Over the past several decades, dozens of countries have established truth commissions and other bodies to investigate mass atrocities or systematic human rights abuse. Lessons learned from past truth-finding processes are invaluable to help address the legacies of human rights violations in countries transitioning to democratic regimes in the Middle East and North Africa and elsewhere.

Peace Brief: The Diversity of Truth Commissions and Commissions of Inquiry

Summary

  • Over the past several decades, dozens of countries have established truth commissions and other bodies to investigate mass atrocities or systematic human rights abuse. Lessons learned from past truth-finding processes are invaluable to help address the legacies of human rights violations in countries transitioning to democratic regimes in the Middle East and North Africa and elsewhere.
  • Truth commissions aim to uncover and acknowledge abuses from the past by recognizing the suffering of victims and making recommendations to prevent a recurrence of violence in the future.
  • When convening authorities establish a truth commission, they need to select a process to choose the commission’s membership, decide on the subject matter and a deadline for the work it will do as well as its legal powers, its duration and the extent to which its work is public.
  • USIP has established a Truth Commissions Digital Collection that provides summaries and vital statistics of 41 past commissions from 35 countries, along with copies of most of their legal charters and final reports. Each commission has a dedicated page along with information on subsequent developments, such as reforms, prosecutions and reparations to victims.
  • The Truth Commissions Digital Collection is a resource for researchers and implementers seeking to learn and apply lessons from the past to make current “truth processes” more effective.

About This Brief

This brief was written by USIP researcher Evelyne Schmid, who compiled the Truth Commission Digital Collection since 2008. She is a lecturer at the University of Bangor, Wales, UK and a PhD candidate at the Graduate Institute of International and Development Studies in Geneva. She previously received a MA in law and diplomacy from the Fletcher School of Law and Diplomacy.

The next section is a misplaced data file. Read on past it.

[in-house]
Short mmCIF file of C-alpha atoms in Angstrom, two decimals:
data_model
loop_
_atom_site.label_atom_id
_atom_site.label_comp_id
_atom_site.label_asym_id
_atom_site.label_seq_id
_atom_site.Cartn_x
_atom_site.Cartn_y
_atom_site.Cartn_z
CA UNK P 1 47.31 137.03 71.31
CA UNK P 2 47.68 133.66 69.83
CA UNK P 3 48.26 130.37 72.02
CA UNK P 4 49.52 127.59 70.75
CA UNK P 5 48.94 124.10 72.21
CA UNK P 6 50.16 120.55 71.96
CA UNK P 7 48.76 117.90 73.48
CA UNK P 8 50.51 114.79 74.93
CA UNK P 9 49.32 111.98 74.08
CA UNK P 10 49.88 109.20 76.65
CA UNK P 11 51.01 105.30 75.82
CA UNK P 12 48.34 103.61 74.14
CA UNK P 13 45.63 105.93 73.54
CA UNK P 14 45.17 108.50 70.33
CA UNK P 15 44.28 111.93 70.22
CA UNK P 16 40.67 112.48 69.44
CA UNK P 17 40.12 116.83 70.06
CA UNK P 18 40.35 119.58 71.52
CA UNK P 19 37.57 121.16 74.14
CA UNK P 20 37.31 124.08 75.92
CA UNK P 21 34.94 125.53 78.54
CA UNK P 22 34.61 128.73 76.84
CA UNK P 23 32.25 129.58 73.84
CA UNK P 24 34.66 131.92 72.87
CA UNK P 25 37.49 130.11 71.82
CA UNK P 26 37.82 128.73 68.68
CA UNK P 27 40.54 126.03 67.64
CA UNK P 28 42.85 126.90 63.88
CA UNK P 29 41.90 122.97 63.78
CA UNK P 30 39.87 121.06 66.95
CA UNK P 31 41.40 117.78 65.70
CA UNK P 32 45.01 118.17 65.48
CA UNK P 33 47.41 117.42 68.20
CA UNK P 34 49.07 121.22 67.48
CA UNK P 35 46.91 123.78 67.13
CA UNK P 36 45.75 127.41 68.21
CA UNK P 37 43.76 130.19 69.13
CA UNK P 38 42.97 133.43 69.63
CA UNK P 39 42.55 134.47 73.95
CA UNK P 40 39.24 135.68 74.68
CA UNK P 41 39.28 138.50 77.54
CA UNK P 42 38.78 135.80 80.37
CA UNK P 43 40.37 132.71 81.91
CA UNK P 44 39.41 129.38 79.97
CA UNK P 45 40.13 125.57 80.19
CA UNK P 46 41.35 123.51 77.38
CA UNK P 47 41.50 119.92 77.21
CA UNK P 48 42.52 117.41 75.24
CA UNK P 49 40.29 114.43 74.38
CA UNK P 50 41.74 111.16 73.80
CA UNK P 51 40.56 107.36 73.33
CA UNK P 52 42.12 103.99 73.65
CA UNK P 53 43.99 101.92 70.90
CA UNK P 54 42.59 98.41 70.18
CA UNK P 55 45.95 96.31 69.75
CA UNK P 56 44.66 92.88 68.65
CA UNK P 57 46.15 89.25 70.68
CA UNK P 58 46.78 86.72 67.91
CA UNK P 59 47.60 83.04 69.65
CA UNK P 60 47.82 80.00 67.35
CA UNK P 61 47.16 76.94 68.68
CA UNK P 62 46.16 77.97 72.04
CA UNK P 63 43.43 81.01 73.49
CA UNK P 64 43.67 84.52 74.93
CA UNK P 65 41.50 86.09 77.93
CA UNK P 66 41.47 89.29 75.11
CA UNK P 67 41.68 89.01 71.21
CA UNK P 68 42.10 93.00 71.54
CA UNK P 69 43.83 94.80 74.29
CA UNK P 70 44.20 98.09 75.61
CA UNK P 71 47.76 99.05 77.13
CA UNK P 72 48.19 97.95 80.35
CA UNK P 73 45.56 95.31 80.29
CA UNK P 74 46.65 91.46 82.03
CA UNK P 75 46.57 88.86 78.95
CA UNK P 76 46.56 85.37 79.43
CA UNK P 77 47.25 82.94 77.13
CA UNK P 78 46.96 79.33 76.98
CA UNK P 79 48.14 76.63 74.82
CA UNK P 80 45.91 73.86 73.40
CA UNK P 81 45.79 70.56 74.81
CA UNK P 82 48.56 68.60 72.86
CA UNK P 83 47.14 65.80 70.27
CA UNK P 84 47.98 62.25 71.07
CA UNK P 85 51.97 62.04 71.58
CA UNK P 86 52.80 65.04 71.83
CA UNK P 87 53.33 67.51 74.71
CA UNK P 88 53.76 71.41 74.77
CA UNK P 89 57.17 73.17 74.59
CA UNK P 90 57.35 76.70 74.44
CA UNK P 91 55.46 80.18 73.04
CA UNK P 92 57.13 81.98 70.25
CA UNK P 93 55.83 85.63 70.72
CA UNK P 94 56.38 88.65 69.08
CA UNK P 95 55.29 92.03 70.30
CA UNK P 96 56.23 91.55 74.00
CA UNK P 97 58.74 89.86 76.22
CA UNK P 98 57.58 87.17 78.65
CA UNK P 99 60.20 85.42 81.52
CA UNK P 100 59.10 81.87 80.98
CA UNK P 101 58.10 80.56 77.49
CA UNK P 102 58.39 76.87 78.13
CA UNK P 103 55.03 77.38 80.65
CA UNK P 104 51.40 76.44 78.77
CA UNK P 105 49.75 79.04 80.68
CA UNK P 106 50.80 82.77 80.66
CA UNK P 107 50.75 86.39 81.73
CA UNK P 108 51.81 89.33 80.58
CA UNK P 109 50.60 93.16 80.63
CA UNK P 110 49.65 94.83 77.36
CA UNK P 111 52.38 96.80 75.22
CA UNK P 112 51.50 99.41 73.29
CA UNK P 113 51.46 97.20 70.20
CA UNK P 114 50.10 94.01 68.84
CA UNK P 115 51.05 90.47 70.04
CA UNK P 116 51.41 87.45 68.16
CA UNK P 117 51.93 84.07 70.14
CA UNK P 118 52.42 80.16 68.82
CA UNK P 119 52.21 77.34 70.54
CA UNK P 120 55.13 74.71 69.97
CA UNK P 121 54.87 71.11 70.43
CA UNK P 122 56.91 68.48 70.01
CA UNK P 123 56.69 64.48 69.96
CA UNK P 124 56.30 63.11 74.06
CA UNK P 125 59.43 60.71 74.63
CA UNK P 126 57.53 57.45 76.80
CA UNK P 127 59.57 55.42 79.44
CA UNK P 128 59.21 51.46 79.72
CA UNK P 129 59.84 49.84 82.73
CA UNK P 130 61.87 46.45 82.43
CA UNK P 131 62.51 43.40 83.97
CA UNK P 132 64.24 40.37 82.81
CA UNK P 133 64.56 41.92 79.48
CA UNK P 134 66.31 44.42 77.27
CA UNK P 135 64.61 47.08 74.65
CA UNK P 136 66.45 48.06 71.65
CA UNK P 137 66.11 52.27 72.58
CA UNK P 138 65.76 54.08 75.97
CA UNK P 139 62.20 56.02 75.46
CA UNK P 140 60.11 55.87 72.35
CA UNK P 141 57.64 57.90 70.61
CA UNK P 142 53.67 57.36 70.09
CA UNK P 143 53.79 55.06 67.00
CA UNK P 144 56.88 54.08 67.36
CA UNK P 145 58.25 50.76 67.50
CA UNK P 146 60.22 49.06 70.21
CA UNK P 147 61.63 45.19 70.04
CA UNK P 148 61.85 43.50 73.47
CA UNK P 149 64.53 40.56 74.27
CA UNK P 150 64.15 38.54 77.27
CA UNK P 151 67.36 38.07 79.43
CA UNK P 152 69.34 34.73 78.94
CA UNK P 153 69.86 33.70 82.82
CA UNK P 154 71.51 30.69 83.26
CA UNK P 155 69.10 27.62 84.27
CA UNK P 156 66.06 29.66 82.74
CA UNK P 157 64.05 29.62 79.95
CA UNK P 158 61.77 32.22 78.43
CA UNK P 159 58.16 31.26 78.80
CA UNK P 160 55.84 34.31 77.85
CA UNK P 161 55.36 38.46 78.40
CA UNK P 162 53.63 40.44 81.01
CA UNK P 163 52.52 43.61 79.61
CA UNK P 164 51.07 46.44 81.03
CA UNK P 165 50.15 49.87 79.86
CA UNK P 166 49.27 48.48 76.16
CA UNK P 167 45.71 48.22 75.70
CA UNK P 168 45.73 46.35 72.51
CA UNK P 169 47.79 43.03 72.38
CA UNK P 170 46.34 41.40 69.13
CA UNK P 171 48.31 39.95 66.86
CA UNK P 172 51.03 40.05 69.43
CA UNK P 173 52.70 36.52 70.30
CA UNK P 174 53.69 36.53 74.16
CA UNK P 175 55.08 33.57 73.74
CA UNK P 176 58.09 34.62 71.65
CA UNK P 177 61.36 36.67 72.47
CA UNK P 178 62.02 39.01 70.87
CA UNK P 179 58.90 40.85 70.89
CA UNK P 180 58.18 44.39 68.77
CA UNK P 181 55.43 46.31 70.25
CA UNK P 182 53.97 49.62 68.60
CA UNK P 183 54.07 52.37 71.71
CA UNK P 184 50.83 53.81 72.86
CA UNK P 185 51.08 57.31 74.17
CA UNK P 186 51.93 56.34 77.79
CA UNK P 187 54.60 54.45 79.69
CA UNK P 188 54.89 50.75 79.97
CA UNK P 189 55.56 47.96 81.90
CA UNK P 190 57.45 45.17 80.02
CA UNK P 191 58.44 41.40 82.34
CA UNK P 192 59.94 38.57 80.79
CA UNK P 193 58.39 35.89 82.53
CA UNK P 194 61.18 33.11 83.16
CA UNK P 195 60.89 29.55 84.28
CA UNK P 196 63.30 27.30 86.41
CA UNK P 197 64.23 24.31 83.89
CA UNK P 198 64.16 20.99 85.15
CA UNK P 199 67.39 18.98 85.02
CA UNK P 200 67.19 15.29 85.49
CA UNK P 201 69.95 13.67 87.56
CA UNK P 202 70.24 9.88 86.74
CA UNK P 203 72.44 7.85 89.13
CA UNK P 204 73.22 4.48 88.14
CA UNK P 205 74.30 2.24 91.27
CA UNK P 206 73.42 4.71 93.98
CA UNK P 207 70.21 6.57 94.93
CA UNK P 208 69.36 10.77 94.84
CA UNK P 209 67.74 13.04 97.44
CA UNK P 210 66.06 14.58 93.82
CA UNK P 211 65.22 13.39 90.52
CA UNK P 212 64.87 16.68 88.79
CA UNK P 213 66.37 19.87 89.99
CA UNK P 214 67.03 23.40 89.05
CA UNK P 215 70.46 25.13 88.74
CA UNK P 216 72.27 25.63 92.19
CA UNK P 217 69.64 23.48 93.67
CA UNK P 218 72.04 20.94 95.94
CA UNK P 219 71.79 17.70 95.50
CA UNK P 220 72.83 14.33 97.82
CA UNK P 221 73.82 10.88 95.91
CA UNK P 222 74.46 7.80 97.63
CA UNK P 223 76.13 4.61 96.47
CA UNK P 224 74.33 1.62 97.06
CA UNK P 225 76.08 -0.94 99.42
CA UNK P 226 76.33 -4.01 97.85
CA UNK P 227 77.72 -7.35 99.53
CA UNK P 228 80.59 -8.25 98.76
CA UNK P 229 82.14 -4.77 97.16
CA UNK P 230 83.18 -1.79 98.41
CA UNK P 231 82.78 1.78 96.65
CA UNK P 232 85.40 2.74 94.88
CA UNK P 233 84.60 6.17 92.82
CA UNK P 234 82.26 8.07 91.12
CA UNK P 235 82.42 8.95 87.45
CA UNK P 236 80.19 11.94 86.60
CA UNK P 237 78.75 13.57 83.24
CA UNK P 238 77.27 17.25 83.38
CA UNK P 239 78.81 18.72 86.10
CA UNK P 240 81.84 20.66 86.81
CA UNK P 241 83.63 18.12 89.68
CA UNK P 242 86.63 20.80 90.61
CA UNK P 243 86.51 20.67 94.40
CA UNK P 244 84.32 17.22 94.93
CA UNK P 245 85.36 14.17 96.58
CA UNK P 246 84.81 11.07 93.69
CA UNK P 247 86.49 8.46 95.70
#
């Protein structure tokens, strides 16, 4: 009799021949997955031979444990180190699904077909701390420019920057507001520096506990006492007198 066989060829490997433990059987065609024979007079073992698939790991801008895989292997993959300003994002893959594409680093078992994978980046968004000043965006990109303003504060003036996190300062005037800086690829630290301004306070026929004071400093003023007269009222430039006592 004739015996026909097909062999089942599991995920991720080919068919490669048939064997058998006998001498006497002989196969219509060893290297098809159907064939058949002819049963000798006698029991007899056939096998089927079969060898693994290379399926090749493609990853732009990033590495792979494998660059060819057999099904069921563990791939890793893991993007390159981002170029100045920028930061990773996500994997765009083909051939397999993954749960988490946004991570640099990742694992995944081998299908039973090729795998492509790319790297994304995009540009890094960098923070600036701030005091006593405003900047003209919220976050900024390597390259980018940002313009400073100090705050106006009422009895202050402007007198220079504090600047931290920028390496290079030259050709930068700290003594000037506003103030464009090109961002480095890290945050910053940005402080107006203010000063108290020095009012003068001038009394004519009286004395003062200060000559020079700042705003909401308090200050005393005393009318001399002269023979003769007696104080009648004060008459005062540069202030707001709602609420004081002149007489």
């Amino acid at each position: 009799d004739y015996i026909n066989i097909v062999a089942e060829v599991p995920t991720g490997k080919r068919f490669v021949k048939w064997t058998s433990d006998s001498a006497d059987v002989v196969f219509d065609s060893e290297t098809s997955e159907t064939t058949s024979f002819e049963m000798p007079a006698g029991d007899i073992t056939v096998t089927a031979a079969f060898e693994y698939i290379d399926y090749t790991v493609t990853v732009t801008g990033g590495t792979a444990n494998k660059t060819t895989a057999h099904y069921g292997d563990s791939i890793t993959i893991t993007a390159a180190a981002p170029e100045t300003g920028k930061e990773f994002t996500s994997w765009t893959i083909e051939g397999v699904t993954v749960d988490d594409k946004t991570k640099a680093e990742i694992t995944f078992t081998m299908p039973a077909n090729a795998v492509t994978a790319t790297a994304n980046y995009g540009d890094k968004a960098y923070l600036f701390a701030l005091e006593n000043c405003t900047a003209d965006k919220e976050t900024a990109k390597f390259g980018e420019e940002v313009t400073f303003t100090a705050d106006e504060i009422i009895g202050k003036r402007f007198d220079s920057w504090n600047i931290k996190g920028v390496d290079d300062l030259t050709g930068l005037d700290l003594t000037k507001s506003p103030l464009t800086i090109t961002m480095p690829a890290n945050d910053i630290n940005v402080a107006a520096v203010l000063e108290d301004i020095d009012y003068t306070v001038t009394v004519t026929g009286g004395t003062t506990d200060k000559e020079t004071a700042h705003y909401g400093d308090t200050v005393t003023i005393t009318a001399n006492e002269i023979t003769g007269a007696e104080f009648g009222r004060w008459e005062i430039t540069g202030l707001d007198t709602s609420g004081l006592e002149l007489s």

Related Publications

COVID Raises the Stakes for Zimbabwe’s Civil Society Movement

COVID Raises the Stakes for Zimbabwe’s Civil Society Movement

Wednesday, June 24, 2020

By: Miranda Rivers; Precious Ndlovu

Countries worldwide that suffer or risk violent conflicts face a new hazard amid the COVID-19 pandemic: governments’ use of the disease as a pretext to curtail democratic freedoms and punish opposition. As COVID has spread across Africa, Zimbabwe is emerging as one of the countries most vulnerable to the disease—and most illustrative of its threat to peace and democratization efforts on the continent. Two and a half years after a military coup installed President Emmerson Mnangagwa, his government has used the health crisis to arrest members of the opposition and journalists, and divert humanitarian aid to ruling party supporters.

Type: Analysis and Commentary

Global Health; Nonviolent Action

The Challenges for Social Movements in Post-Mugabe Zimbabwe

The Challenges for Social Movements in Post-Mugabe Zimbabwe

Wednesday, January 22, 2020

By: Gladys Kudzaishe Hlatywayo; Charles Mangongera

Civil society and social movements have long been at the center of pushing back against corruption and authoritarian practices. Zimbabwe was no exception in the run-up to the November 2017 coup d’état that ousted Robert Mugabe after four decades of unaccountable rule. This report, based on in-country interviews and focus group discussions, examines the transition that followed the coup to draw broader lessons for how the international community can support, without harming, grassroots nonviolent action initiatives in countries undergoing profound political shifts.

Type: Special Report

Nonviolent Action

Military Crackdown Mars Zimbabwe’s First Post-Mugabe Election

Military Crackdown Mars Zimbabwe’s First Post-Mugabe Election

Monday, August 6, 2018

Over 80 percent of eligible voters participated in Zimbabwe’s July 30 polls—a tense, reasonably competitive, and possibly historic election. After 37 years of authoritarian rule under former President Robert Mugabe, there was hope for a break with the past, with a halt to the political oppression of opposition members and civil society. But fears loomed large of a return to tyranny when protesting opposition members faced a violent response by the Zimbabwean army shortly after Election Day. 

Type: Blog

Electoral Violence

View All Publications